Blue or white collar?

  1. Are nurses considered blue collar or white collar workers? My co-workers and I were having this conversation and there was no consensus.

    p.s. I realize this has been asked before, but I thought I'd start a newer thread.
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  2. Poll: What "collar" are nurses considered?

    • White

      23.68% 27
    • Blue

      46.49% 53
    • Neither

      29.82% 34
    114 Votes
  3. 89 Comments

  4. by   grownuprosie
    merriam-webster says nurses are blue collar. however, i think people have different things they believe these terms mean which would explain the disagreement you had. how did they define the terms?

    [color=#7b7b7b]definition of blue-collar


    1
    : of, relating to, or constituting the class of wage earners whose duties call for the wearing of work clothes or protective clothing-compare white-collar

    definition of white-collar

    : of, relating to, or constituting the class of salaried employees whose duties do not call for the wearing of work clothes or protective clothing-compare blue-collar



    Last edit by grownuprosie on May 21, '12 : Reason: addition
  5. by   Lynx25
    All of my collars are V-neck..

    I think we are more blue-collar than anything. When I think of white collar, I think of office jobs.
  6. by   BlueDevil,DNP
    Nurses are blue collar paraprofessionals. White collar = professionals.
  7. by   Hygiene Queen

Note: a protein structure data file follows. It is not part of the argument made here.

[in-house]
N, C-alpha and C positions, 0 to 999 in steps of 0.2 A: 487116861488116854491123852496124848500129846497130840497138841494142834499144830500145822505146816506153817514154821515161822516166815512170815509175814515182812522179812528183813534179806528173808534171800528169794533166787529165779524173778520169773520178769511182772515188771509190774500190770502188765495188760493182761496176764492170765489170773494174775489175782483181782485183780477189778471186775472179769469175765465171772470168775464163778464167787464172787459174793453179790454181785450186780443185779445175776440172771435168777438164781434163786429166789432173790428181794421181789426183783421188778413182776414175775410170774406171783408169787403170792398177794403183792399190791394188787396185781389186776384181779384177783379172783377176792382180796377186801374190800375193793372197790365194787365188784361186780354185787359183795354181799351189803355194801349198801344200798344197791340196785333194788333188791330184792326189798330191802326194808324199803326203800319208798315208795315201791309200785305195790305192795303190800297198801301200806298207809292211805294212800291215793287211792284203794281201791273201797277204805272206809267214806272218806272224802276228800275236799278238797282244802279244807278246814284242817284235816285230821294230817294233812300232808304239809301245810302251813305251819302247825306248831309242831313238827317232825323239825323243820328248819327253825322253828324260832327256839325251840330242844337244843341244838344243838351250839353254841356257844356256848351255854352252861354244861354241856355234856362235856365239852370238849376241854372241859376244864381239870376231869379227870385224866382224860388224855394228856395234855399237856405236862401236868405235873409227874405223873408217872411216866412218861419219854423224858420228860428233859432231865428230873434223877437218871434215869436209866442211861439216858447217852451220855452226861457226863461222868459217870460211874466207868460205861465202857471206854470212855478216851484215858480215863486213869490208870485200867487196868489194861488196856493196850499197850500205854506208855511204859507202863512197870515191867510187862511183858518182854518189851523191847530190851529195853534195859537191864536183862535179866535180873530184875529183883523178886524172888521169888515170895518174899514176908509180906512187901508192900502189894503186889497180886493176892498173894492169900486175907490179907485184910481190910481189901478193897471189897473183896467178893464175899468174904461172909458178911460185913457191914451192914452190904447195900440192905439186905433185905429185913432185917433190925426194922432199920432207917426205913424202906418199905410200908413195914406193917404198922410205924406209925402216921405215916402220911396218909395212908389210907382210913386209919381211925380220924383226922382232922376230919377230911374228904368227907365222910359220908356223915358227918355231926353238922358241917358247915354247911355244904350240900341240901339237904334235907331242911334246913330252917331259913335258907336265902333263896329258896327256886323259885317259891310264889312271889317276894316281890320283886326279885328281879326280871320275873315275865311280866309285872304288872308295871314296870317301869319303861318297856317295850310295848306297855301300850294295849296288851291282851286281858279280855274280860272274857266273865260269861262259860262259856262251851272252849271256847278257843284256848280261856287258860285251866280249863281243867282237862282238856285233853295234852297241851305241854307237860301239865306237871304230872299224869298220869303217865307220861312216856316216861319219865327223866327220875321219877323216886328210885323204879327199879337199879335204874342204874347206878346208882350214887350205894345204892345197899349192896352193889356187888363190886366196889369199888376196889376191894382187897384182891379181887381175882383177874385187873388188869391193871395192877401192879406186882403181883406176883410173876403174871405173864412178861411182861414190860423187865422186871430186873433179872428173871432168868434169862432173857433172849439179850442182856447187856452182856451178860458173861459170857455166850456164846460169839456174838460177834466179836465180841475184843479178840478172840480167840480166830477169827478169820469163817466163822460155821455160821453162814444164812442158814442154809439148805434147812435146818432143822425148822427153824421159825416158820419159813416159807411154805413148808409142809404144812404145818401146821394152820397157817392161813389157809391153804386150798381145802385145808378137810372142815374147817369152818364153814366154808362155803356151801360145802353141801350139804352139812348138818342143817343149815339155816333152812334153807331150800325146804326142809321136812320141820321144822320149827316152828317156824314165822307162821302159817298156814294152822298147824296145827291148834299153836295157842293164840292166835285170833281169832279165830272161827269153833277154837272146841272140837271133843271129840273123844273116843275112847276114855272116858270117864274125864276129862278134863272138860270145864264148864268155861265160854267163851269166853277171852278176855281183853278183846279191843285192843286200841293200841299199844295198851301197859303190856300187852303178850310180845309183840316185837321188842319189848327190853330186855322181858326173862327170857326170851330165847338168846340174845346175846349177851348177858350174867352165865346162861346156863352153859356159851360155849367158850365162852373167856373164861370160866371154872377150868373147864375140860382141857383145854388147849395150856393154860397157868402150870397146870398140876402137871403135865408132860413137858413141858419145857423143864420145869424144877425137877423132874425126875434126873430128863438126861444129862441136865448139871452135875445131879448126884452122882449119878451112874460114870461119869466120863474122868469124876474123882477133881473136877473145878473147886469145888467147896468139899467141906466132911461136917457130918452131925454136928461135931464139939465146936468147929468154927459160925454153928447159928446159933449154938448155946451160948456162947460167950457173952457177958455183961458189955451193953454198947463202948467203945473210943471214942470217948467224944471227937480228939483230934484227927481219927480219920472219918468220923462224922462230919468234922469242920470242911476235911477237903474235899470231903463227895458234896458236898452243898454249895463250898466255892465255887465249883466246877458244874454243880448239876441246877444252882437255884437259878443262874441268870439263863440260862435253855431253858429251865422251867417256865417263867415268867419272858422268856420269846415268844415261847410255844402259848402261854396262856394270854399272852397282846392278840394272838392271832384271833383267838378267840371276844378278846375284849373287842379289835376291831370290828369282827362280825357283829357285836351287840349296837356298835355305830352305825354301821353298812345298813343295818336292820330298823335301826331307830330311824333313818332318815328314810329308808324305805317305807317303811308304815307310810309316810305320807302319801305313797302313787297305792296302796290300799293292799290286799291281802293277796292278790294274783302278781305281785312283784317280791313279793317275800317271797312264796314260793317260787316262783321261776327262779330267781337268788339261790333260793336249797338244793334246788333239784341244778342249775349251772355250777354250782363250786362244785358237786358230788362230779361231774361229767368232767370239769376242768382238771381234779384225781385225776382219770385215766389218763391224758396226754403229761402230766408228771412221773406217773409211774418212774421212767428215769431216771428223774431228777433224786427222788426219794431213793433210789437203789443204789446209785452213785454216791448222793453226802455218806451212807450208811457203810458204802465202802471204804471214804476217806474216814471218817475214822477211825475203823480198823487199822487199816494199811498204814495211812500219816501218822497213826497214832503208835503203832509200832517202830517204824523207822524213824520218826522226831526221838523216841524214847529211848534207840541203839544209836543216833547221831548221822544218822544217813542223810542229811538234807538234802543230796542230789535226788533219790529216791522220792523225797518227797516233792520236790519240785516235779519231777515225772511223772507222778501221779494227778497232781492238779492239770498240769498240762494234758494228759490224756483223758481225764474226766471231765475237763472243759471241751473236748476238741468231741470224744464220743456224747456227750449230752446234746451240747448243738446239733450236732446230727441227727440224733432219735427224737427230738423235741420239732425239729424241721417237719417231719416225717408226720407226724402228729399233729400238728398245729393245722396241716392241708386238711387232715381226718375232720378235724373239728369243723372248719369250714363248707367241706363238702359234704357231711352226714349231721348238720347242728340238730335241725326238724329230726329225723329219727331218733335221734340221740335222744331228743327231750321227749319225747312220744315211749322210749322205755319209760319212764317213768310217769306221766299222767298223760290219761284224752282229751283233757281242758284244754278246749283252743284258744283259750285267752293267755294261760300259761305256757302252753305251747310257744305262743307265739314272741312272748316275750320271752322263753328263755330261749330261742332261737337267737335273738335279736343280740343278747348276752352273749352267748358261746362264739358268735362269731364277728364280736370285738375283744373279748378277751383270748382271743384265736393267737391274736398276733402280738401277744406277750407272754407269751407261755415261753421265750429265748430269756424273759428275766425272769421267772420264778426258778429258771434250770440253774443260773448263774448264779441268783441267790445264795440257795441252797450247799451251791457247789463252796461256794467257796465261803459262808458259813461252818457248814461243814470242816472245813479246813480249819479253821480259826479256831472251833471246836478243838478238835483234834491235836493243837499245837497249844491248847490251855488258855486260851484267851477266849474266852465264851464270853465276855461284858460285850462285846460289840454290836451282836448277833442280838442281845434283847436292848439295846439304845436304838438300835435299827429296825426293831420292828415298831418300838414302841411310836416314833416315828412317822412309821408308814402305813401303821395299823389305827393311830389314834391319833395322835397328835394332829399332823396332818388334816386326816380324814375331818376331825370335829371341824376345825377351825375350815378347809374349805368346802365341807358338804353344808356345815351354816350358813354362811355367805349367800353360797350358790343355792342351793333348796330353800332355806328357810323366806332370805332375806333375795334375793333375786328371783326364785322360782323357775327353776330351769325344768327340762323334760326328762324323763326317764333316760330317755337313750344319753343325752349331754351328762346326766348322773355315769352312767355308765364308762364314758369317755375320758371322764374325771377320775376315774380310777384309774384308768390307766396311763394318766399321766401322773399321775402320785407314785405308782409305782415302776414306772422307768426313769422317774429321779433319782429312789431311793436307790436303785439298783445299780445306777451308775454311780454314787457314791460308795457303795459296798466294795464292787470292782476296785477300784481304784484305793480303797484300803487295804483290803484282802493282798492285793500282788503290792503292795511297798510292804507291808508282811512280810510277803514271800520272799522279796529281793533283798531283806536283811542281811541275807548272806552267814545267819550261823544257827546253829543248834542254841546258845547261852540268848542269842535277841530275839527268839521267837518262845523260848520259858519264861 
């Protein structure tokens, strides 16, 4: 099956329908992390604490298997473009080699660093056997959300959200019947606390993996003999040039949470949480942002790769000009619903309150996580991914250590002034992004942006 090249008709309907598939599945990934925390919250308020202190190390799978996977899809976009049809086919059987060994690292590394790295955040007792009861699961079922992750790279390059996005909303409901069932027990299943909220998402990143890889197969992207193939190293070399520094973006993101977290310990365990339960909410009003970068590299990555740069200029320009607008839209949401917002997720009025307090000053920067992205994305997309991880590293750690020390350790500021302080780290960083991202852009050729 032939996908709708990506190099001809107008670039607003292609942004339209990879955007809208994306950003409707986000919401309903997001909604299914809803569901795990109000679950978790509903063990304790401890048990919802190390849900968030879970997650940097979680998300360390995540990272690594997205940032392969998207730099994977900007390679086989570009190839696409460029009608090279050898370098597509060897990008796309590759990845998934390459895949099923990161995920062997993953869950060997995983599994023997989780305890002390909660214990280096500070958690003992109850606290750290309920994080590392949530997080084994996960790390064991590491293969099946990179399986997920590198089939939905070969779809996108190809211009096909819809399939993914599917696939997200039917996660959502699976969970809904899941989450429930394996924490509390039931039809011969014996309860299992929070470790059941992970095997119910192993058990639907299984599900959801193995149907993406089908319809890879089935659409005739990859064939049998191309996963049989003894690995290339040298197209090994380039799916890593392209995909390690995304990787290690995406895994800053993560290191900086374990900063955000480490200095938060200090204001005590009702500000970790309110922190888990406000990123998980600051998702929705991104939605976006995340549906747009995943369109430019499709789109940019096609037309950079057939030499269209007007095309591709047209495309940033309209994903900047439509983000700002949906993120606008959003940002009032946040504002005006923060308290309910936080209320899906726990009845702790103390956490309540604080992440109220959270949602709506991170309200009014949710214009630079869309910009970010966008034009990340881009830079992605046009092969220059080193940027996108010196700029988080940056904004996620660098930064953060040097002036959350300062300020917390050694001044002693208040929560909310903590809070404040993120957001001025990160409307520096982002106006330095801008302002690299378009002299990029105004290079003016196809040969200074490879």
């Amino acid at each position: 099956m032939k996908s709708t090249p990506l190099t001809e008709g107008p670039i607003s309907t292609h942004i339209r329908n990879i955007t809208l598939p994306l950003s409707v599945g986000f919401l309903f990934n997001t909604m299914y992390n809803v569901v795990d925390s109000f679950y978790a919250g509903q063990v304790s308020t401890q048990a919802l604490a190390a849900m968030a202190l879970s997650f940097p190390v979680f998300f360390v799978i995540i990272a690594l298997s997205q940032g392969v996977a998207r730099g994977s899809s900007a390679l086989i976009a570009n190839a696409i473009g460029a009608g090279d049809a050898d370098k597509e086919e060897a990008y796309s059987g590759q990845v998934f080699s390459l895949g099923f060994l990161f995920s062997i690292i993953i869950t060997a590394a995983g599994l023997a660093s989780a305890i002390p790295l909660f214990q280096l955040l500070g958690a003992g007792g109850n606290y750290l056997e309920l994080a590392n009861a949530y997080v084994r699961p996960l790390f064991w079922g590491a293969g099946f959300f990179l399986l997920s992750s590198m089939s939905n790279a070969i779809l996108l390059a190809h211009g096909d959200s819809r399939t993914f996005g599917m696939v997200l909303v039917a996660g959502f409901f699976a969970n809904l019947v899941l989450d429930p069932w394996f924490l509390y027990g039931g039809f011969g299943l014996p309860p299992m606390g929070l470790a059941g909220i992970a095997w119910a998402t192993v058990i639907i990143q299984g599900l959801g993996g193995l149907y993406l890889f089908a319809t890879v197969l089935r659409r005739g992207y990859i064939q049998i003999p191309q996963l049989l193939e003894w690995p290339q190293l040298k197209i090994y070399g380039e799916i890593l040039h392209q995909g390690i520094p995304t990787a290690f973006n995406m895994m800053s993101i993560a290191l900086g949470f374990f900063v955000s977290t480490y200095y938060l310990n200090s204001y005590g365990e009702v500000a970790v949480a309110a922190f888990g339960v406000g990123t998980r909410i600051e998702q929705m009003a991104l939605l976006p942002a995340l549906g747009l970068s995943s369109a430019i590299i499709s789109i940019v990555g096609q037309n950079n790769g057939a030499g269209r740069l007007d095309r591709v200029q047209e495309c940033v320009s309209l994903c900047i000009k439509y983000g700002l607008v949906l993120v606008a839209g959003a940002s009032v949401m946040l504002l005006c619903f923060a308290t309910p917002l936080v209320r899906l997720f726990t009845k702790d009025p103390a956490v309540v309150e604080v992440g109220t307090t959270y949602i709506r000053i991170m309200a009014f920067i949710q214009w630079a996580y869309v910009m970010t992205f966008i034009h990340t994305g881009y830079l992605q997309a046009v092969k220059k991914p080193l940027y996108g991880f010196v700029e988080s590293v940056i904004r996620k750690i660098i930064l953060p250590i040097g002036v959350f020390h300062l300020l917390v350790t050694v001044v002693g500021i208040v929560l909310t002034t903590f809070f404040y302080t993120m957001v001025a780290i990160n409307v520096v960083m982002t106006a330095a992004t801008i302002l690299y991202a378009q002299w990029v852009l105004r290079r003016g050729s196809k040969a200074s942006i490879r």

No shame in blue collar.

    When I hear that term, I think "hard work" and I'm proud of that.
  8. by   ebear
    Blue collar with white trim.
  9. by   GitanoRN
    half & half
  10. by   Mulan
    ..

    pink
  11. by   blondy2061h
    To BlueDevil- The definition of a paraprofessional is someone who assists a professional but doesn't have a professional license themselves. I both do not assist anyone and have a license, in fact, I even work with nurse's aids who assist me. Therefore, I am a professional. A paraprofessional would be like a CNA, classroom aid, or a dental assistant.
  12. by   grownuprosie
    For those voting, can you explain *your* definition of Blue collar and White collar?
  13. by   Do-over
    I get paid by the hour, and wear my name on my shirt (or badge, anyway). I clean up nasty, nasty things. I work nights, weekends and holidays. I am a blue-collar worker. And I have no issue with that label. I don't consider what I do a "profession" I consider it a "skilled-trade" and I am finally feeling like a journeyman (or journeywoman, I suppose).

    I wouldn't say that ALL nurses are blue-collar though. Professors, manglement, researchers, etc. I would say are white-collar.
  14. by   RNperdiem
    The old definitions of blue and white collar belong to another era and don't describe the modern workforce very well.
    You could ask if nurses tend to be middle class or working class people.
    I have worked with nurses from working class backgrounds who were the first in their families to get a college education. I work with middle class people and the occasional nurse married to a high earner who works to afford "extras". The class spectrum you see depends on the demographics of where you live. I live in an upscale area where most nurses are middle class.
    You could ask if nursing is a job or a career.
    I work with "job" nurses who work their 12 hours and see nursing as a job. There are also "career" nurses who leave for anesthesia school or go on for their masters or NP, get CCRN certified, and serve on the hospital committies.
  15. by   Esme12
    [color=#7b7b7b]definition of blue-collar
    : of, relating to, or constituting the class of wage earners whose duties call for the wearing of work clothes or protective clothing-compare white-collar

    definition of white-collar of, relating to, or constituting the class of salaried employees whose duties do not call for the wearing of work clothes or protective clothing-compare blue-collar


    a college educated version of both......50/50

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